WASHINGTON The Supreme Court upheld President Barack Obama's healthcare law on Thursday in an election-year triumph for him and fellow Democrats who championed the most sweeping overhaul since the 1960s of the unwieldy U.S. healthcare system.
In a 5-4 ruling based on the power of Congress to impose taxes, the nation's highest court preserved the law's "individual mandate" requiring that most Americans obtain health insurance by 2014 or pay a tax. The justices also preserved, with some changes, a provision of the law expanding the Medicaid health insurance program for the poor.
The decision - written by conservative Chief Justice John Roberts and joined by the court's four liberals - was a setback for Republicans who mounted unified opposition in Congress to the law before its 2010 passage and who deride it as meddling in the lives of individuals and in the business of the states.
Obama and Mitt Romney, the Republican challenger in the November 6 presidential election, immediately responded, with the president calling the ruling "a victory for people all over this country whose lives will be more secure because of this law and the Supreme Court's decision to uphold it."
"We will continue to implement this law and we'll work together to improve on it," said Obama, speaking somberly in the White House East Room, the same setting he used to announce the 2011 death of al Qaeda leader Osama bin Laden.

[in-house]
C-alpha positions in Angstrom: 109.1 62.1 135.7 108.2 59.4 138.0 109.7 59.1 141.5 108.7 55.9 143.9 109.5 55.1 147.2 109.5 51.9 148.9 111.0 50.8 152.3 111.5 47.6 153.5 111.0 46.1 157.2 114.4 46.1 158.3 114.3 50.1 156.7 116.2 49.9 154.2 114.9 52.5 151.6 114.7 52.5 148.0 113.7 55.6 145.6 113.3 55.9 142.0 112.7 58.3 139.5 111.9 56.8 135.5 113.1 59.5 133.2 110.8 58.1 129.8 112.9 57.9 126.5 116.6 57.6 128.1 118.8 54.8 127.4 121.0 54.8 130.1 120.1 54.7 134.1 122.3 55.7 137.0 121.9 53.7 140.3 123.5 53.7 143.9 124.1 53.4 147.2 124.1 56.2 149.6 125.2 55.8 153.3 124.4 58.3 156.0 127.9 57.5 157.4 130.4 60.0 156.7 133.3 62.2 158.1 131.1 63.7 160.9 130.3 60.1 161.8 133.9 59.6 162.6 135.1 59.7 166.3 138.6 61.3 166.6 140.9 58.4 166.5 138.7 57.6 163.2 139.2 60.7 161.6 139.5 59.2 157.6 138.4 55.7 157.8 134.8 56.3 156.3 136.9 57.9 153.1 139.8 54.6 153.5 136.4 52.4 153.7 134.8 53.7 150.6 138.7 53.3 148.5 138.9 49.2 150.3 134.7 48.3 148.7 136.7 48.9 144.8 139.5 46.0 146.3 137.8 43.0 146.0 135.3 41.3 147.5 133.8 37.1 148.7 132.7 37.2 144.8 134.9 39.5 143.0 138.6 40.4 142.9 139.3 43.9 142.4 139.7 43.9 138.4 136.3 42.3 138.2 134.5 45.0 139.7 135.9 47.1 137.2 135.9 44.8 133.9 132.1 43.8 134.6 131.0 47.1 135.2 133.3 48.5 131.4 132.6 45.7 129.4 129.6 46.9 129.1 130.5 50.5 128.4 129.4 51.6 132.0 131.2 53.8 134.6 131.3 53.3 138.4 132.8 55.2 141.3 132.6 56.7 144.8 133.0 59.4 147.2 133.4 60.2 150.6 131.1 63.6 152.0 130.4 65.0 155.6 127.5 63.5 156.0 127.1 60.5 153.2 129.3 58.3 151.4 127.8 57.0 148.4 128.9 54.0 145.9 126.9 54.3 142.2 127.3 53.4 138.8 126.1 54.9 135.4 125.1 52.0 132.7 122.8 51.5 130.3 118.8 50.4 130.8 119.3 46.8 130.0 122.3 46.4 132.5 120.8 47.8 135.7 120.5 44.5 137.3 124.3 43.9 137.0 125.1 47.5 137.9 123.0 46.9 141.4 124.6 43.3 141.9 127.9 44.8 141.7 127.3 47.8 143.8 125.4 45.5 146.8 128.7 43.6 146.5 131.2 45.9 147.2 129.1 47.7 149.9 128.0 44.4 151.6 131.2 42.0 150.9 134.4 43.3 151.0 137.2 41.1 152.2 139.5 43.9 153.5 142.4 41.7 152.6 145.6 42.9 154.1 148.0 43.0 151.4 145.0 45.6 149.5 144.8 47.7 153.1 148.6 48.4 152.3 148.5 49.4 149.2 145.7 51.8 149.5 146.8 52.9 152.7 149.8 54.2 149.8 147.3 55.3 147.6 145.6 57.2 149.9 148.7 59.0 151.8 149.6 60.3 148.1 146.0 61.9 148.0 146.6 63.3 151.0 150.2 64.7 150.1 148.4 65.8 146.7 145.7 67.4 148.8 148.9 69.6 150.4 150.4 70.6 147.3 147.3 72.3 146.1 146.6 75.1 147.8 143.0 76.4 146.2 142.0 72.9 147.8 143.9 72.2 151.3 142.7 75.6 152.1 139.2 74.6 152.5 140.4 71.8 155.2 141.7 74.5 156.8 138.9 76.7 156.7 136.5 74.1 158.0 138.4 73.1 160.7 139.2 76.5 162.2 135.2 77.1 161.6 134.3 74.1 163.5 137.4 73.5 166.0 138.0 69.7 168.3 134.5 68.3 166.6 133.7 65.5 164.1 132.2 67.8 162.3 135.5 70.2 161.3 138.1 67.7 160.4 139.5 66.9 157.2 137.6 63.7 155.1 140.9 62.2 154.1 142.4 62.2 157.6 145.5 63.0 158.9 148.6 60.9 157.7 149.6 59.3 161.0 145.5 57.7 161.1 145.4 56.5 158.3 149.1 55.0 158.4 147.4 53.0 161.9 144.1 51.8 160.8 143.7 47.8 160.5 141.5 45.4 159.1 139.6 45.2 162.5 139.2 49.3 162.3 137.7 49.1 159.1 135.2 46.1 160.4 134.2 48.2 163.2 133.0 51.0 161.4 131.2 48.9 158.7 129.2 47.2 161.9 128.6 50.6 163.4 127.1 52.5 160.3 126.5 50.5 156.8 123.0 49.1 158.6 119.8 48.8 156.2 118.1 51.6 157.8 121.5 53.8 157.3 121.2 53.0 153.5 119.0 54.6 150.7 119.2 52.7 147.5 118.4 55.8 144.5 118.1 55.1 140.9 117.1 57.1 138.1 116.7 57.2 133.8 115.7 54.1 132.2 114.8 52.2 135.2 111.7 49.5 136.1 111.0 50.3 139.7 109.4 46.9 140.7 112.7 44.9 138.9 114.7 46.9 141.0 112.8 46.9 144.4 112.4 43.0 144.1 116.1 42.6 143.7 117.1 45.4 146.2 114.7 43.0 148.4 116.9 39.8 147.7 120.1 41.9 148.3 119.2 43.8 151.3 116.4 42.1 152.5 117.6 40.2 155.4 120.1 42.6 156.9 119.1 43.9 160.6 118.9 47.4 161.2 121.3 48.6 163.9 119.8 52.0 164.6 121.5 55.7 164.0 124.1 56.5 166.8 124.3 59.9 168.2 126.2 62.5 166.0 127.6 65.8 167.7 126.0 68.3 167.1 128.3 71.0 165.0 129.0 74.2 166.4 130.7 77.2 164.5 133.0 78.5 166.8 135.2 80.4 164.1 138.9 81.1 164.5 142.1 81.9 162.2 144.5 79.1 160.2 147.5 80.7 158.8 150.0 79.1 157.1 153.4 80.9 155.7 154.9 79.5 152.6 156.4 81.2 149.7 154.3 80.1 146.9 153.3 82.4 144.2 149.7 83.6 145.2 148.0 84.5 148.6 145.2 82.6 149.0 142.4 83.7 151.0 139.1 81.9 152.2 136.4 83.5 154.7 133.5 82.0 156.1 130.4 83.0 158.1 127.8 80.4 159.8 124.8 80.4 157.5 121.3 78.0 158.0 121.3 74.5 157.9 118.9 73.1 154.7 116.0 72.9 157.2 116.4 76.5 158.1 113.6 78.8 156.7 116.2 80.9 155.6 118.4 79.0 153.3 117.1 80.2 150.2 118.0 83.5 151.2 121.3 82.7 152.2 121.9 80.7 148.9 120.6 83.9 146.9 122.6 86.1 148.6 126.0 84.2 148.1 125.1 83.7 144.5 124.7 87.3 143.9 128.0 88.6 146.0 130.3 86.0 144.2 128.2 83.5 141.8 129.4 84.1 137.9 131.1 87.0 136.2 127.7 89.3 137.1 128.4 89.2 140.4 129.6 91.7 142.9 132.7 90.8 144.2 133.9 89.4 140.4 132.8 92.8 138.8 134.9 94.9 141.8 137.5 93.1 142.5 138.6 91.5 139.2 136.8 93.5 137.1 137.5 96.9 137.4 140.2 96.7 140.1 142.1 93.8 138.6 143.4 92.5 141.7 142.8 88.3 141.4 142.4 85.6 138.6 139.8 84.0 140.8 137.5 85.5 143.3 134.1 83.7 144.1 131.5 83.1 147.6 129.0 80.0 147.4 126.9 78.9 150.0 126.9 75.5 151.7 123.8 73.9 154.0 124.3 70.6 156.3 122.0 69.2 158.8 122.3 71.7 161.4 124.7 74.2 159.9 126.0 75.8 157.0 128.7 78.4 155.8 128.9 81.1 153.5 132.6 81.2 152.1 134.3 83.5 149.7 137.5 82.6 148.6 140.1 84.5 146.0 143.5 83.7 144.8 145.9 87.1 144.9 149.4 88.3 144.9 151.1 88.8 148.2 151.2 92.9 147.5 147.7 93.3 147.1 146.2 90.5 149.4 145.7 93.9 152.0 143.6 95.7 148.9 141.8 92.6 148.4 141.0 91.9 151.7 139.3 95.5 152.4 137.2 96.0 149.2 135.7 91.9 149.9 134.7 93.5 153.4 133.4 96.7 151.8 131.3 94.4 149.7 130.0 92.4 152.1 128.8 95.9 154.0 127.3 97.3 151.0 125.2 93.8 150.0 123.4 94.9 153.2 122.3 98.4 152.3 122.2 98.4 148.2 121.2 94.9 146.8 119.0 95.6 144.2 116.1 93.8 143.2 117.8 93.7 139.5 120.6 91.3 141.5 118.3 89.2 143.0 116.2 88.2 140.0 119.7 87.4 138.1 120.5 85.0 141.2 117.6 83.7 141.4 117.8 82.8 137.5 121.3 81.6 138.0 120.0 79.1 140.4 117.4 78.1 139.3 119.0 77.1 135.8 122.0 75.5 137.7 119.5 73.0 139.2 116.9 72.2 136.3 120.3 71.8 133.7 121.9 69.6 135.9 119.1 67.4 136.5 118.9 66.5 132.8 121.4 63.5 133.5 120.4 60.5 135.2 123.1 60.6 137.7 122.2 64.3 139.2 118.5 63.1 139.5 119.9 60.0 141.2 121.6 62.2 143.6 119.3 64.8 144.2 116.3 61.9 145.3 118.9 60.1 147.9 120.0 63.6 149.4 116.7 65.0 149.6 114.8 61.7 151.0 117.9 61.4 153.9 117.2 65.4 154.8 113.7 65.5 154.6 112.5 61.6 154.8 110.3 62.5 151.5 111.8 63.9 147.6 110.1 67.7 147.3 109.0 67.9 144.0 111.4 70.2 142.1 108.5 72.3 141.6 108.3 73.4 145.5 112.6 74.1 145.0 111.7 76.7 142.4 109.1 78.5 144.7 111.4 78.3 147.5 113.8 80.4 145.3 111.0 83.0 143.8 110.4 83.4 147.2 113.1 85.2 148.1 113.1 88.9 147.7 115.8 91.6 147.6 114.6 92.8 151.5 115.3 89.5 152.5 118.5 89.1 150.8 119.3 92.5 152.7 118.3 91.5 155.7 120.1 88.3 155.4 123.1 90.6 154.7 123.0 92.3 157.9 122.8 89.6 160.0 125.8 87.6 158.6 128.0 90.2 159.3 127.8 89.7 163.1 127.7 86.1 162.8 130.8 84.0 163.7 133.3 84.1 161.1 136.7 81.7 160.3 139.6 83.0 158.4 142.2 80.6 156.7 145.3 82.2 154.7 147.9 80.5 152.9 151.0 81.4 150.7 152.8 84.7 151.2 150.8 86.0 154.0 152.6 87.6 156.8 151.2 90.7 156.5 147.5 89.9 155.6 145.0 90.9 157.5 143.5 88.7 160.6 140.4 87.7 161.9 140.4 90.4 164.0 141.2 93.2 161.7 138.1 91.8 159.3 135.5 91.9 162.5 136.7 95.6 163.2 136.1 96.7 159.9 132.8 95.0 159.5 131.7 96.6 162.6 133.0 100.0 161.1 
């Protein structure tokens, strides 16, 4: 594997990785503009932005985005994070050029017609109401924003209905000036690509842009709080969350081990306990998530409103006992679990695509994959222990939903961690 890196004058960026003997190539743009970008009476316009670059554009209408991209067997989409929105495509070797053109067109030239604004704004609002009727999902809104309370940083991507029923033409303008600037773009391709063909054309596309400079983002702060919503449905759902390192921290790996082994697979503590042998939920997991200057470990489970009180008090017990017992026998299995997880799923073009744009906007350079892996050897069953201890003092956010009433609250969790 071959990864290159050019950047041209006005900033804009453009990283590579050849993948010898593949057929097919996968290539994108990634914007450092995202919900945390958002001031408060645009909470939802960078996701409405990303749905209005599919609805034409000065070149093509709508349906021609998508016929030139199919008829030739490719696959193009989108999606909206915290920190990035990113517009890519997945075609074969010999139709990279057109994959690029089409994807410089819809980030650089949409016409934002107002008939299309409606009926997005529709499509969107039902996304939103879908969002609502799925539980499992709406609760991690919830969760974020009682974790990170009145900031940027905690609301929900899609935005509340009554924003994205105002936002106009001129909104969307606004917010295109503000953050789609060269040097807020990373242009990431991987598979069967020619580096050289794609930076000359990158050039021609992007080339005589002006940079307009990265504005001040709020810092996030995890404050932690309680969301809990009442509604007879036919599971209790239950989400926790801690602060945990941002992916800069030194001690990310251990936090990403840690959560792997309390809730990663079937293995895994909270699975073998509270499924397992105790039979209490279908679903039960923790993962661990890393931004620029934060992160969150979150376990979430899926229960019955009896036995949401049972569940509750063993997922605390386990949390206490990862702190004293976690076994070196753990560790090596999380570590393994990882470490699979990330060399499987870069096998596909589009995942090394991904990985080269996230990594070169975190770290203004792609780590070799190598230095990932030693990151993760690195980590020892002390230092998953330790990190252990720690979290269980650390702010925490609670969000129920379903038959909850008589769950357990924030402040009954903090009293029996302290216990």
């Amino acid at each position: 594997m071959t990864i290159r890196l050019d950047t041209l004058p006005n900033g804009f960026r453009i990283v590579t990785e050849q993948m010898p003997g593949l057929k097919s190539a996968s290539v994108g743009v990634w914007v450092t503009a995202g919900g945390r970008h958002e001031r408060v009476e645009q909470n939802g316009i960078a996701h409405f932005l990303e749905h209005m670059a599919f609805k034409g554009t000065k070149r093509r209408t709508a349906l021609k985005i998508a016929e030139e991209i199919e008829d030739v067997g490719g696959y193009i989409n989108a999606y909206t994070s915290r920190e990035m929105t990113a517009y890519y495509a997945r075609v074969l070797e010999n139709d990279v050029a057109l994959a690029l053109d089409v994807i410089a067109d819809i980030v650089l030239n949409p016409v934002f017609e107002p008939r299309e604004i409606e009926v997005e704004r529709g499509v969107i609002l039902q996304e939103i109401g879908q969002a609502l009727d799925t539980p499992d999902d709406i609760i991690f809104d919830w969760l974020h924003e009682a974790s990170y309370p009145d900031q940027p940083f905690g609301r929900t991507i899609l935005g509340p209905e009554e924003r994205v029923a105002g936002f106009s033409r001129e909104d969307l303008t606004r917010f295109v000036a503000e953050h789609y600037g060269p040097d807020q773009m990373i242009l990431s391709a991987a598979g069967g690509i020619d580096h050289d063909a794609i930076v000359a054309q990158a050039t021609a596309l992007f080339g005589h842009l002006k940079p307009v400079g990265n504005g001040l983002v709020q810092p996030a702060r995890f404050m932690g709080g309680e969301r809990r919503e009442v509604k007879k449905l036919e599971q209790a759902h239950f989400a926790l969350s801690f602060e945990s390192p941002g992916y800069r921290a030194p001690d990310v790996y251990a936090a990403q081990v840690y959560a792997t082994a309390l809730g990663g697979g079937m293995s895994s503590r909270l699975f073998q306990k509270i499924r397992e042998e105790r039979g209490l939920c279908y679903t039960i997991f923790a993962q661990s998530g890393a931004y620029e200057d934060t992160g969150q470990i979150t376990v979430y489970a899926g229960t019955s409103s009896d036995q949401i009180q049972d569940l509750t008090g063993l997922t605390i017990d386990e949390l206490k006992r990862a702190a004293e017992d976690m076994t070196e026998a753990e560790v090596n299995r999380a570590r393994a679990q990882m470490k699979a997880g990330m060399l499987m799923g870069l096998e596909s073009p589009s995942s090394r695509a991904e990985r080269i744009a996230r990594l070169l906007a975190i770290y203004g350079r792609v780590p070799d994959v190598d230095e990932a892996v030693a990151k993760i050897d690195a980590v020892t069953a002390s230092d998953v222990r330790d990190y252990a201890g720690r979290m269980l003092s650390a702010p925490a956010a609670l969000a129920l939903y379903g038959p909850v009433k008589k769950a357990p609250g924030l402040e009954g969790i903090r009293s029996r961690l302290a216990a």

"What we won't do - what the country can't afford to do - is re-fight the political battles of two years ago or go back to the way things were. With today's announcement, it's time for us to move forward," Obama added.
Romney, who pushed through a similar healthcare overhaul at the state level in 2006 as governor of Massachusetts but opposed Obama's law, called on voters to help him defeat the president in order to repeal the law critics derisively call "Obamacare."
"If we're going get rid of 'Obamacare' we're going to have to replace President Obama. My mission is to make sure we do exactly that," Romney said on the roof of a building overlooking the U.S. Capitol.
The healthcare law, known formally as the Patient Protection and Affordable Care Act, is the biggest overhaul of the $2.6 trillion healthcare system in about 50 years. It was signed by Obama in March 2010 and promptly put to the test in the courts by 26 of the 50 states and a trade group for small businesses.
The court's decision largely vindicates Obama and Democratic lawmakers in their attempt to fix a system that, while representing 18 percent of the economy, leaves 16 percent of Americans uninsured, a fact that sets the United States apart in the industrialized world.
The U.S. system, unlike other rich countries, is a patchwork of private insurance and restrictive government programs. The United States pays more for healthcare than any other country, but about 50 million of the roughly 310 million Americans still have no insurance at all.